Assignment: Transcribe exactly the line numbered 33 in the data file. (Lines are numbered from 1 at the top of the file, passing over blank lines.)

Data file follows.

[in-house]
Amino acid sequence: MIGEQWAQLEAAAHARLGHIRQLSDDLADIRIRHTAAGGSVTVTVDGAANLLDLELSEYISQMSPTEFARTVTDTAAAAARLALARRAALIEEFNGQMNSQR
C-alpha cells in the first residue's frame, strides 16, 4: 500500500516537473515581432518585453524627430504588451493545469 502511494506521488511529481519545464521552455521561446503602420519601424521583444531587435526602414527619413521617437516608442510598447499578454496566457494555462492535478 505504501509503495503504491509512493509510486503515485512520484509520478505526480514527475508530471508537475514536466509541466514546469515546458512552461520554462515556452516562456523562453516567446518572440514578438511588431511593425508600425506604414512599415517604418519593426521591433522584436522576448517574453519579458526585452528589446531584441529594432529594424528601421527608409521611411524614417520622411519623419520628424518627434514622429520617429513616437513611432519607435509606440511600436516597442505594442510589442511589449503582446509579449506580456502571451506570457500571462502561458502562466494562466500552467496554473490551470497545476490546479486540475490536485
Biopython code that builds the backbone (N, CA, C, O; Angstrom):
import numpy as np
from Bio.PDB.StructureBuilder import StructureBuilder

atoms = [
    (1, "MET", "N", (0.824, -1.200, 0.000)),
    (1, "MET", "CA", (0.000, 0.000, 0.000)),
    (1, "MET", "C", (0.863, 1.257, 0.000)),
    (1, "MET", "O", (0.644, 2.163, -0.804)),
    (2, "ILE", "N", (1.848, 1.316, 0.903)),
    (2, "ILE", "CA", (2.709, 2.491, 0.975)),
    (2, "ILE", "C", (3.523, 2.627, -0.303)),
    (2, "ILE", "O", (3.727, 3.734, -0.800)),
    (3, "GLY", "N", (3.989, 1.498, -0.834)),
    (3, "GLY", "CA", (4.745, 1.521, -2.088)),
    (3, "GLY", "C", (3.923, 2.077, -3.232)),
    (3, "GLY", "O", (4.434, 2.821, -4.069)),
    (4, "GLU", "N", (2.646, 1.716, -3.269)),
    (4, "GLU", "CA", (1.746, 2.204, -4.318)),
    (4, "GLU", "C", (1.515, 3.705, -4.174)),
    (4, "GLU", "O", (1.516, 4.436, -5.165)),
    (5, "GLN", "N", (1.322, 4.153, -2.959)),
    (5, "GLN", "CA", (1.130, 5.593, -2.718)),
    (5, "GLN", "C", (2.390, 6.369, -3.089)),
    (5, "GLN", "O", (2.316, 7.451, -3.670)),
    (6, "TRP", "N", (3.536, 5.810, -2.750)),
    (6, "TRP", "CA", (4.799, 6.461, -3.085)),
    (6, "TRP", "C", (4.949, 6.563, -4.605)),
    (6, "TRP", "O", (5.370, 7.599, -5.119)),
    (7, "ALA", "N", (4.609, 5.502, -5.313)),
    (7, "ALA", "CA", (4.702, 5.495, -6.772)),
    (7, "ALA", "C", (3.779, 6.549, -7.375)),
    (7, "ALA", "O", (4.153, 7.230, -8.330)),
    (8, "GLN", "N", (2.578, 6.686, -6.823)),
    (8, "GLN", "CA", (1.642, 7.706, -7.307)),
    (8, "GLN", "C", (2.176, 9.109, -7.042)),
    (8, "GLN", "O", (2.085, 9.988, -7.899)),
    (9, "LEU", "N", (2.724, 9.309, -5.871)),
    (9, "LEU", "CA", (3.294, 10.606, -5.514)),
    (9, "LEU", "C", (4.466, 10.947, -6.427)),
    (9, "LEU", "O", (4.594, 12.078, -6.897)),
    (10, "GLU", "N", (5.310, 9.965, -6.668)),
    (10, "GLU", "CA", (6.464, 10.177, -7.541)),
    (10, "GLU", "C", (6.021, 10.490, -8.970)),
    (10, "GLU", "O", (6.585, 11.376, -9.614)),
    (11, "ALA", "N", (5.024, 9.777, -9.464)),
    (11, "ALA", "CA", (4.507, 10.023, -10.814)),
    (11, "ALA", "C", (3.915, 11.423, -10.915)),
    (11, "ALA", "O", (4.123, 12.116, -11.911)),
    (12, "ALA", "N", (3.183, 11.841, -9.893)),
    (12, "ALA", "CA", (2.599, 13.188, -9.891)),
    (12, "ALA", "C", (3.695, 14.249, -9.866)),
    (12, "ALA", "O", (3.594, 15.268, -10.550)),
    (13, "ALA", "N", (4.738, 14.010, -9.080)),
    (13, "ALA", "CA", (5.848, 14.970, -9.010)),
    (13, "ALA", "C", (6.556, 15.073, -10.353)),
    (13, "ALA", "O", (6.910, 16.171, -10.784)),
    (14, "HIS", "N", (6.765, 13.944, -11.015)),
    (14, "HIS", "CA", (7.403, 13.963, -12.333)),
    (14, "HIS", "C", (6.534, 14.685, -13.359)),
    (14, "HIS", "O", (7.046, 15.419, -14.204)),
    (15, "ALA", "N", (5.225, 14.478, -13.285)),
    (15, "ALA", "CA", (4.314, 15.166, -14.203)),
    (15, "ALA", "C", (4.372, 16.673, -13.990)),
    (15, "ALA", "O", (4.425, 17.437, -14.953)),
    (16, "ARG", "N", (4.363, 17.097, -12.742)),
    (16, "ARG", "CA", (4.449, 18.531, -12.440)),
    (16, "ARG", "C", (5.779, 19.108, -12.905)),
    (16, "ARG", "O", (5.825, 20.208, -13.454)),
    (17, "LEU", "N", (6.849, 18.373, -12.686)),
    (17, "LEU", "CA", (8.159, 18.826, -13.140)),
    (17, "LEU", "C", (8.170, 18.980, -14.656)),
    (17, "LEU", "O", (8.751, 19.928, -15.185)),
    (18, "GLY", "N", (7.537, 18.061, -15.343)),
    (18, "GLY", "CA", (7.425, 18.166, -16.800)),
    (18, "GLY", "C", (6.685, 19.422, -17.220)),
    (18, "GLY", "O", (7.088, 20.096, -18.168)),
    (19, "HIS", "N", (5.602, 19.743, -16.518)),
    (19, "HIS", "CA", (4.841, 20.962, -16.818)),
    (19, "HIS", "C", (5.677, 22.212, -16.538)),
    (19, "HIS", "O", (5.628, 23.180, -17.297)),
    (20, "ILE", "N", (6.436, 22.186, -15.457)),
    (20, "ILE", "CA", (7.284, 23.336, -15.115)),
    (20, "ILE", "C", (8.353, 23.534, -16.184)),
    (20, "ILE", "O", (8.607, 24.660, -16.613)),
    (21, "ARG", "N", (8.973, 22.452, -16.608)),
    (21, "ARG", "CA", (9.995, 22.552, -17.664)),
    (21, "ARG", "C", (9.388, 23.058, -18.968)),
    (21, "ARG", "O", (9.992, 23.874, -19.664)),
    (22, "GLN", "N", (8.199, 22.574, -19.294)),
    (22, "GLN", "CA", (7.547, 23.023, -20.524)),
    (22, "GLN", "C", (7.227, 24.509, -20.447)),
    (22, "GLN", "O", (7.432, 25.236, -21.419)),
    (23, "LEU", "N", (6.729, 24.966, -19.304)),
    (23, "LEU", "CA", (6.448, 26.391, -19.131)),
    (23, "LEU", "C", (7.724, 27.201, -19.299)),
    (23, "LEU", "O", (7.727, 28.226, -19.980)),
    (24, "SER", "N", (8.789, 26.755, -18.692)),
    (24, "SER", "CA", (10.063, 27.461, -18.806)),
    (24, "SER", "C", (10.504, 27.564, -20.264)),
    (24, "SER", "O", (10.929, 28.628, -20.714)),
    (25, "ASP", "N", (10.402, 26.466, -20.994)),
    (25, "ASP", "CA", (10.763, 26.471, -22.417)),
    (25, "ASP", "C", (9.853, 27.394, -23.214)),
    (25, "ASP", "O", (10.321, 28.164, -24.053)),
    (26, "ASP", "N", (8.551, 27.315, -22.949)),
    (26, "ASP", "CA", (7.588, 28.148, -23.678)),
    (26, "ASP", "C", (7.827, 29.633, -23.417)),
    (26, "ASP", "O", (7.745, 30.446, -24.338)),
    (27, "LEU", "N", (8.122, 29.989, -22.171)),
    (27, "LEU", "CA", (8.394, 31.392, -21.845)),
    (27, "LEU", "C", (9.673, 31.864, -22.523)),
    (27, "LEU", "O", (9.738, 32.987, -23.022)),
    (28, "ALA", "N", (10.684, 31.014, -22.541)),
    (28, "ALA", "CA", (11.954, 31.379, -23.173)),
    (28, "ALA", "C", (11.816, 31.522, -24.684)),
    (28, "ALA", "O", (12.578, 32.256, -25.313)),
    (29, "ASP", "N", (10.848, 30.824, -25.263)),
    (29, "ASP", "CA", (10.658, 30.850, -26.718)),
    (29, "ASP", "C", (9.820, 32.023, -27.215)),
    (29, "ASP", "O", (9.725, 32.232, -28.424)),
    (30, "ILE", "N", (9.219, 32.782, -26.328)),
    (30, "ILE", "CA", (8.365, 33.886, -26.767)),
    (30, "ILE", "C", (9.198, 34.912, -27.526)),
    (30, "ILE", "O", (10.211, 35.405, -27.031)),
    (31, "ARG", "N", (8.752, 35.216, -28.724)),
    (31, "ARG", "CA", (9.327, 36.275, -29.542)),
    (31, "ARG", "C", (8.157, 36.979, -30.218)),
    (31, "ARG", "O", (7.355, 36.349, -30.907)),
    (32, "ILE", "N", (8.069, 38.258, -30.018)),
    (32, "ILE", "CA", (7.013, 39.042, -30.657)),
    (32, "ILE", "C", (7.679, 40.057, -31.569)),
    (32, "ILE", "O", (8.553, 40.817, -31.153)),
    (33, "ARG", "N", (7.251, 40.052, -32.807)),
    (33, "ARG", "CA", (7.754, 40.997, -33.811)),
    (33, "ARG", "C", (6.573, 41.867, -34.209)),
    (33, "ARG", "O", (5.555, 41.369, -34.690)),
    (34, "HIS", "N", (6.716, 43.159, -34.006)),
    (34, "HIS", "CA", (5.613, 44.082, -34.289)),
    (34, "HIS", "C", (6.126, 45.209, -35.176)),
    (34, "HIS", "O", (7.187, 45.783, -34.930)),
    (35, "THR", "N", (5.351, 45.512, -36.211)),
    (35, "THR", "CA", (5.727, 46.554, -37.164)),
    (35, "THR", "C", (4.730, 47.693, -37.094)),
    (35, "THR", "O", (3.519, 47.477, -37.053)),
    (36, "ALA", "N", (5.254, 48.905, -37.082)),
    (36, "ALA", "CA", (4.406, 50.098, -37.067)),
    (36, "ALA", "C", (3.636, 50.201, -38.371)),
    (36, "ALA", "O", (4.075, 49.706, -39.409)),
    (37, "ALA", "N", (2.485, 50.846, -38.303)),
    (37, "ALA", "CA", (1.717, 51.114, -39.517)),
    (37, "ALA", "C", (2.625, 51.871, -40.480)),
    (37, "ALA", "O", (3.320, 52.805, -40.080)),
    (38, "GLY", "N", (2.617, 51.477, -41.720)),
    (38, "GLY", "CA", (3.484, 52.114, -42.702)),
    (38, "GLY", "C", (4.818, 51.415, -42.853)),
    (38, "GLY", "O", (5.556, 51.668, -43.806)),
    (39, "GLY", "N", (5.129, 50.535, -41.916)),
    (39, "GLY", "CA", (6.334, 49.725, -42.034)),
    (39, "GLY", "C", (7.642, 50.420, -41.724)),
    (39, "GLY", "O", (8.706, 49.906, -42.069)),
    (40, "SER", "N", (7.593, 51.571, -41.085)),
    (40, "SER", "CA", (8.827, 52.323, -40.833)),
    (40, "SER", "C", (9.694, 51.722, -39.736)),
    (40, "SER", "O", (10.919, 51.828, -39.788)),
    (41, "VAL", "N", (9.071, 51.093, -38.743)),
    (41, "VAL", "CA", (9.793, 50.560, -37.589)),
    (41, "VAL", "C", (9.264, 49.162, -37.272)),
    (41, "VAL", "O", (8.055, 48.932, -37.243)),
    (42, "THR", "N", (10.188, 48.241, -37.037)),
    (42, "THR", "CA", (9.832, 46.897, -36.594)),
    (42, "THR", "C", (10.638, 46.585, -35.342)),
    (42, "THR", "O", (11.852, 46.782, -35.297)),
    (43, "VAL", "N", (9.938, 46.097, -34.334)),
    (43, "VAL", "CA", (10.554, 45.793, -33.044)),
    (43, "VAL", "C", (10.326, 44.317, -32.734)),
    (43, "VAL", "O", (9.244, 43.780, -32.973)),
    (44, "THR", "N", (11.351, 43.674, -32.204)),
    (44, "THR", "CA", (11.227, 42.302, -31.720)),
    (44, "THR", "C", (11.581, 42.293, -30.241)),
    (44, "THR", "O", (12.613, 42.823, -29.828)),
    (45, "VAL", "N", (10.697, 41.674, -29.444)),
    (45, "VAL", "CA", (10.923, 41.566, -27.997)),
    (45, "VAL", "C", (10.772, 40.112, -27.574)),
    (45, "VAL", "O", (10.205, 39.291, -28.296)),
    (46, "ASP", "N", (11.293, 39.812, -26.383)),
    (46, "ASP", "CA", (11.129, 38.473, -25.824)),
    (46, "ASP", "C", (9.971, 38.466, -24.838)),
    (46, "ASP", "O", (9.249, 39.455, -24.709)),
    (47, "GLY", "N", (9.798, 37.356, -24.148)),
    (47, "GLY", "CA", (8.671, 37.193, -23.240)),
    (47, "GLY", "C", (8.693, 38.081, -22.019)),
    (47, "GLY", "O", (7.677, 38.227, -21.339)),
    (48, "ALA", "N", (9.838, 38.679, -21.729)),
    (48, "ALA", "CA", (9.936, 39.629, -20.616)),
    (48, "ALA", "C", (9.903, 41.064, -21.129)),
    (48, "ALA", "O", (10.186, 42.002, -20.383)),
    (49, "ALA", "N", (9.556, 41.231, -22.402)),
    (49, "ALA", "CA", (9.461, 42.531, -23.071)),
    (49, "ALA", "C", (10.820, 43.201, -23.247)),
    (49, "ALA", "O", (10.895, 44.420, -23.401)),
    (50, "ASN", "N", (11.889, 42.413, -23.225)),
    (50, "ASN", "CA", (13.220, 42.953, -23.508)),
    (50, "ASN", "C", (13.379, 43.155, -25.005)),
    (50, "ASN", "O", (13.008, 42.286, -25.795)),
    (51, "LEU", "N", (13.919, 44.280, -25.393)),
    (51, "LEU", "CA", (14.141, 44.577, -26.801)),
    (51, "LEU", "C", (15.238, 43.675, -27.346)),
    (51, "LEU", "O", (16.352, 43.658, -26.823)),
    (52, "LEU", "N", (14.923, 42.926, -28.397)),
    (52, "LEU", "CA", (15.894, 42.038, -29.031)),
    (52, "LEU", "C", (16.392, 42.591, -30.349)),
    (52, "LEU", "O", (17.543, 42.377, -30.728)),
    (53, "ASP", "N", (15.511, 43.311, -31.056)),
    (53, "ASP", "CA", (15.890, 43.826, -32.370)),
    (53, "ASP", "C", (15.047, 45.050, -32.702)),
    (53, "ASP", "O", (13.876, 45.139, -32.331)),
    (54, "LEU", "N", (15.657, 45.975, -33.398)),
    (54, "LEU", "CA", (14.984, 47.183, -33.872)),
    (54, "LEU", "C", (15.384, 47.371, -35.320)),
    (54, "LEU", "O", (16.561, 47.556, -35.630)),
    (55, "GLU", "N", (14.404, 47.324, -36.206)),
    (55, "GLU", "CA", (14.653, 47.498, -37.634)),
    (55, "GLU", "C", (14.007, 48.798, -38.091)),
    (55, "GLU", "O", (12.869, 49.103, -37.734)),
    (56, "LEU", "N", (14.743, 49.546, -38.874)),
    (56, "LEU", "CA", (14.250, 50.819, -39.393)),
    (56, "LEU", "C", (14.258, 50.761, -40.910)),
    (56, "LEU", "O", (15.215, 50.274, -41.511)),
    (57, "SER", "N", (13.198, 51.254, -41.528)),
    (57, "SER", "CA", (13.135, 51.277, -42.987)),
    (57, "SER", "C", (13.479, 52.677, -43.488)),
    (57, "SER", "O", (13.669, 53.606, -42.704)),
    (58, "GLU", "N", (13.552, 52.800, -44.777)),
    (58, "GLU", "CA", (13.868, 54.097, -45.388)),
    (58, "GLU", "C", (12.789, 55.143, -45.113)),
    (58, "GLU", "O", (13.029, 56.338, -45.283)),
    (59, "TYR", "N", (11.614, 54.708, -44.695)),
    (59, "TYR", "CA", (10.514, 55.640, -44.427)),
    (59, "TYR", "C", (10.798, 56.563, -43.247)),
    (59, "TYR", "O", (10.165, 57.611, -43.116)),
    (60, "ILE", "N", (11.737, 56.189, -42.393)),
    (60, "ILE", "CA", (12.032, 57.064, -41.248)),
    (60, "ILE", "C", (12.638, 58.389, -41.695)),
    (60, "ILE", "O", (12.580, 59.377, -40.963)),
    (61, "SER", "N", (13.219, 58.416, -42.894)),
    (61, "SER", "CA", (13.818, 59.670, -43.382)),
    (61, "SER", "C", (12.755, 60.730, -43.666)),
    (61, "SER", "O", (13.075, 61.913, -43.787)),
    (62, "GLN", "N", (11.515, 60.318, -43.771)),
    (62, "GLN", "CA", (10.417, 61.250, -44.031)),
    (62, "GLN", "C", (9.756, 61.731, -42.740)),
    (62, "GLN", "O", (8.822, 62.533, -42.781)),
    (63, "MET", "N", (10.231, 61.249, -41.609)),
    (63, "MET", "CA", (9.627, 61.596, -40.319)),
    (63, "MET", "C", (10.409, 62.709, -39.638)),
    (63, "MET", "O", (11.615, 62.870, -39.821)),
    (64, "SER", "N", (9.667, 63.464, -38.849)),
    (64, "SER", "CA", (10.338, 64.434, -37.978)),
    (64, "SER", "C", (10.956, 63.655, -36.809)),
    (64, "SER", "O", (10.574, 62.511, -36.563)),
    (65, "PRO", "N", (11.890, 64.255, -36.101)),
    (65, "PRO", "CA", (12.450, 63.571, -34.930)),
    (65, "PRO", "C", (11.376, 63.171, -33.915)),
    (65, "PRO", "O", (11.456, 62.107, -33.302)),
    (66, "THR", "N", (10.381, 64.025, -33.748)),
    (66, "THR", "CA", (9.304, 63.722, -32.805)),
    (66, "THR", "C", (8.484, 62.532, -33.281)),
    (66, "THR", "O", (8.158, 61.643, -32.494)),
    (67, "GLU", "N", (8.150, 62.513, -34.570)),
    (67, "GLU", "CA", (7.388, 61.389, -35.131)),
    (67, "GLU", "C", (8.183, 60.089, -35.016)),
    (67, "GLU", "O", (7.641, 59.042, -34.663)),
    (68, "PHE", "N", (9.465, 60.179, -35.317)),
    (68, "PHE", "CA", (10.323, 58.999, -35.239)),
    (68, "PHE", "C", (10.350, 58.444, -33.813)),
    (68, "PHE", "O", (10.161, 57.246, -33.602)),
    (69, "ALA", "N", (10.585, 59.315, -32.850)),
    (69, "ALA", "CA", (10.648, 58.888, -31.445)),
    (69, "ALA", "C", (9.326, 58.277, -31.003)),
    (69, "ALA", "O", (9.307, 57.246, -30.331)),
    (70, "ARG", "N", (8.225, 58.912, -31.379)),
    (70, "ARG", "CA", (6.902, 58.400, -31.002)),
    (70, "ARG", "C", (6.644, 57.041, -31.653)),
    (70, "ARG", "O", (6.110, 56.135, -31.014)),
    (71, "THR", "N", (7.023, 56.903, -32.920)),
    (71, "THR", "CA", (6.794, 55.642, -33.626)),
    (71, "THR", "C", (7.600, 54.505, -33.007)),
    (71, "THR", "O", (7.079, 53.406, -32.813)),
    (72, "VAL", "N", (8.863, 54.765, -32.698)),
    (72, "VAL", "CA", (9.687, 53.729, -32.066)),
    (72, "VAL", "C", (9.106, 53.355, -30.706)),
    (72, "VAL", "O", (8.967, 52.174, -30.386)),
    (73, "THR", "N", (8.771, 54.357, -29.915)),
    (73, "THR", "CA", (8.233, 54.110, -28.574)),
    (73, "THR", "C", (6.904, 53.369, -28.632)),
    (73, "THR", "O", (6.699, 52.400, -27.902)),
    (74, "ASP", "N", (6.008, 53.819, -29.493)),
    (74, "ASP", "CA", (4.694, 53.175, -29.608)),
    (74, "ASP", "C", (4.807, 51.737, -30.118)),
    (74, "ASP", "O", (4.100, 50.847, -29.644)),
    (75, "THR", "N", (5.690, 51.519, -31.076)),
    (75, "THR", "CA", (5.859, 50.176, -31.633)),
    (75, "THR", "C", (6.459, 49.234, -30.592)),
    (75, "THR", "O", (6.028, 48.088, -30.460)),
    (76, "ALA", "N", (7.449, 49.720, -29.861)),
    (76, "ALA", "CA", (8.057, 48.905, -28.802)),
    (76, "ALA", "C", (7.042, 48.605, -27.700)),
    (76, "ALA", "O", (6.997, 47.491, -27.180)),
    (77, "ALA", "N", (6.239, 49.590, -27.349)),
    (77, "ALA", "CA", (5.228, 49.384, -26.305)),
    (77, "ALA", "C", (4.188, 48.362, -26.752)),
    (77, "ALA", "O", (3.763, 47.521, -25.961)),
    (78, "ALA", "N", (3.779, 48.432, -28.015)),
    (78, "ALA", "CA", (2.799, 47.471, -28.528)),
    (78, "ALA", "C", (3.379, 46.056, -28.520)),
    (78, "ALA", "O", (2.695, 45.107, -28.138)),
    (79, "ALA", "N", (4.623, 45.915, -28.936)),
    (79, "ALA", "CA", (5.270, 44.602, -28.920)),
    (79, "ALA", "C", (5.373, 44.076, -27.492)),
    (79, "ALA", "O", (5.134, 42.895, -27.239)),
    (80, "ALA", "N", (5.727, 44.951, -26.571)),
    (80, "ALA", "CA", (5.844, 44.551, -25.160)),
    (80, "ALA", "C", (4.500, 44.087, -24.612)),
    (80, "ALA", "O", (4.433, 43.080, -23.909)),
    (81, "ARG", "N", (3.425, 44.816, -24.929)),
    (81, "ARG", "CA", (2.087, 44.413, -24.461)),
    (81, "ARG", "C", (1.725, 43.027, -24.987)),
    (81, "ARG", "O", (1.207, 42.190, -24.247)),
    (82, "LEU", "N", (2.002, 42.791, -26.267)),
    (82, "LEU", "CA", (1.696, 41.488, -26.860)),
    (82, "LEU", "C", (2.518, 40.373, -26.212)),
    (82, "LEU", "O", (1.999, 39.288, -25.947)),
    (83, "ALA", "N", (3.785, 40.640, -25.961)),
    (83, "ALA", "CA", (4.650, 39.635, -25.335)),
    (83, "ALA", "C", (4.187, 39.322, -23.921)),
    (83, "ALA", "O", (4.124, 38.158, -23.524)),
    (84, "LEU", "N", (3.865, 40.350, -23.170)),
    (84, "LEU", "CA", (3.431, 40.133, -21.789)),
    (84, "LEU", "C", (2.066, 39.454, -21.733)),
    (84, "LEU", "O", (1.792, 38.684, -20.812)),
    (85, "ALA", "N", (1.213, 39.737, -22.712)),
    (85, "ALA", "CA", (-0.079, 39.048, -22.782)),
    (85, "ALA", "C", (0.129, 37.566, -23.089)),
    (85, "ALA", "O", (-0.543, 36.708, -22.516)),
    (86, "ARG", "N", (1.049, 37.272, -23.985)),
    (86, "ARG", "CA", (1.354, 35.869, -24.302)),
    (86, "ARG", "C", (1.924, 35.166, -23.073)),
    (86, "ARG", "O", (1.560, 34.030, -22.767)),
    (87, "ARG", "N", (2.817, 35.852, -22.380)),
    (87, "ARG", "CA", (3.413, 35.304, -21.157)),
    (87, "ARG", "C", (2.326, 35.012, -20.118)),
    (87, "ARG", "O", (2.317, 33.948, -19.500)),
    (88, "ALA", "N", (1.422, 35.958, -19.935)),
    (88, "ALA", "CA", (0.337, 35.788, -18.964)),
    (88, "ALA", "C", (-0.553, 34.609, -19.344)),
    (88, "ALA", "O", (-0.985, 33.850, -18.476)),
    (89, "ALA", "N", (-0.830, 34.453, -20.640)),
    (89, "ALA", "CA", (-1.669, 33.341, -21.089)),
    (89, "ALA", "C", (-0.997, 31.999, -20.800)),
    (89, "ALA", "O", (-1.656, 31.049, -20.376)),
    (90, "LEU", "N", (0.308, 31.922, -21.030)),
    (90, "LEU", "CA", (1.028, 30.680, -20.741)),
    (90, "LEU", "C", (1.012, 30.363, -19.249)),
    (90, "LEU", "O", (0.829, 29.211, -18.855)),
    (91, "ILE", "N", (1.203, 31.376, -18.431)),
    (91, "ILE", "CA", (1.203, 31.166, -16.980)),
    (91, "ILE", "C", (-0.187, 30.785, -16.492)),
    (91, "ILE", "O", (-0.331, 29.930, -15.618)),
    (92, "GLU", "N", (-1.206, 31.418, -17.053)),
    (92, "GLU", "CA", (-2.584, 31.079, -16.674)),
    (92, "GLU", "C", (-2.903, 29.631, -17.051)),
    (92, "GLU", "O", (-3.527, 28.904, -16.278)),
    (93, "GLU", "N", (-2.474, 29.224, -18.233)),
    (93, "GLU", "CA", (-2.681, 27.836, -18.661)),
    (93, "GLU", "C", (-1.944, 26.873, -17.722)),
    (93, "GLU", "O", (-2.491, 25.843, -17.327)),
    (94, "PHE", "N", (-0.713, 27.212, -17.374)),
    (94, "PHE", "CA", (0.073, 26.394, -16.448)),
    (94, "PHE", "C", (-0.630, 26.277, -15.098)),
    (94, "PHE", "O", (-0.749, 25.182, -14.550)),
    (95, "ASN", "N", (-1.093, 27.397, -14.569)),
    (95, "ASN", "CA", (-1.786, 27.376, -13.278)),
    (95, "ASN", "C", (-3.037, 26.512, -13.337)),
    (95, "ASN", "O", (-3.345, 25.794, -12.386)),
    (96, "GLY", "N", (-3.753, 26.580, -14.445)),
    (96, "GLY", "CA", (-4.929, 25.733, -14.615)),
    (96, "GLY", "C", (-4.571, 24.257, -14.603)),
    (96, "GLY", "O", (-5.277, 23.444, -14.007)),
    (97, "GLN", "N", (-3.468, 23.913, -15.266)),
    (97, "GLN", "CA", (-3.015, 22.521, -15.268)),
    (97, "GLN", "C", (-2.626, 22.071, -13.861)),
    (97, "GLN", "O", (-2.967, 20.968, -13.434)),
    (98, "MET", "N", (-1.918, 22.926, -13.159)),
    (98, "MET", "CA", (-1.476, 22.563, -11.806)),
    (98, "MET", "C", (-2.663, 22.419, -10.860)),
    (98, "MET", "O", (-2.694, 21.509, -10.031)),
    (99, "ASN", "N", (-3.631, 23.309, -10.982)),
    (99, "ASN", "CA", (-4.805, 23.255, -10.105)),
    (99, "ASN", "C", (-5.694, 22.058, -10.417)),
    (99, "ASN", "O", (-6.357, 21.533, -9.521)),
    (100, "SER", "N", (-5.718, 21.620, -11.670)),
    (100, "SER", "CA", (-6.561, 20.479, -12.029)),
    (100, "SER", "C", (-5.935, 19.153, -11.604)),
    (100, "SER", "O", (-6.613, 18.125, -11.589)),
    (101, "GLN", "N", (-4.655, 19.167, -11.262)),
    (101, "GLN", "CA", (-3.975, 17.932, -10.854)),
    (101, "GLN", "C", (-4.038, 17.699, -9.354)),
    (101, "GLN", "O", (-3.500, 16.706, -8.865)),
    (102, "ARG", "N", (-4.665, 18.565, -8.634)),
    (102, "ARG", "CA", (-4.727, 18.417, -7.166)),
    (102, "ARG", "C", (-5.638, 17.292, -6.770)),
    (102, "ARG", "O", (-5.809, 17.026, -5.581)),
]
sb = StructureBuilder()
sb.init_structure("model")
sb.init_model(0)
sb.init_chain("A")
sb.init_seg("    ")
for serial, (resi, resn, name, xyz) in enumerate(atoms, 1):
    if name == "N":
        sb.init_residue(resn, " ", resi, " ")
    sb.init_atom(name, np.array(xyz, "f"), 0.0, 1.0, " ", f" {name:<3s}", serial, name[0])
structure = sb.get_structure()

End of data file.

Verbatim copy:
    (7, "ALA", "CA", (4.702, 5.495, -6.772)),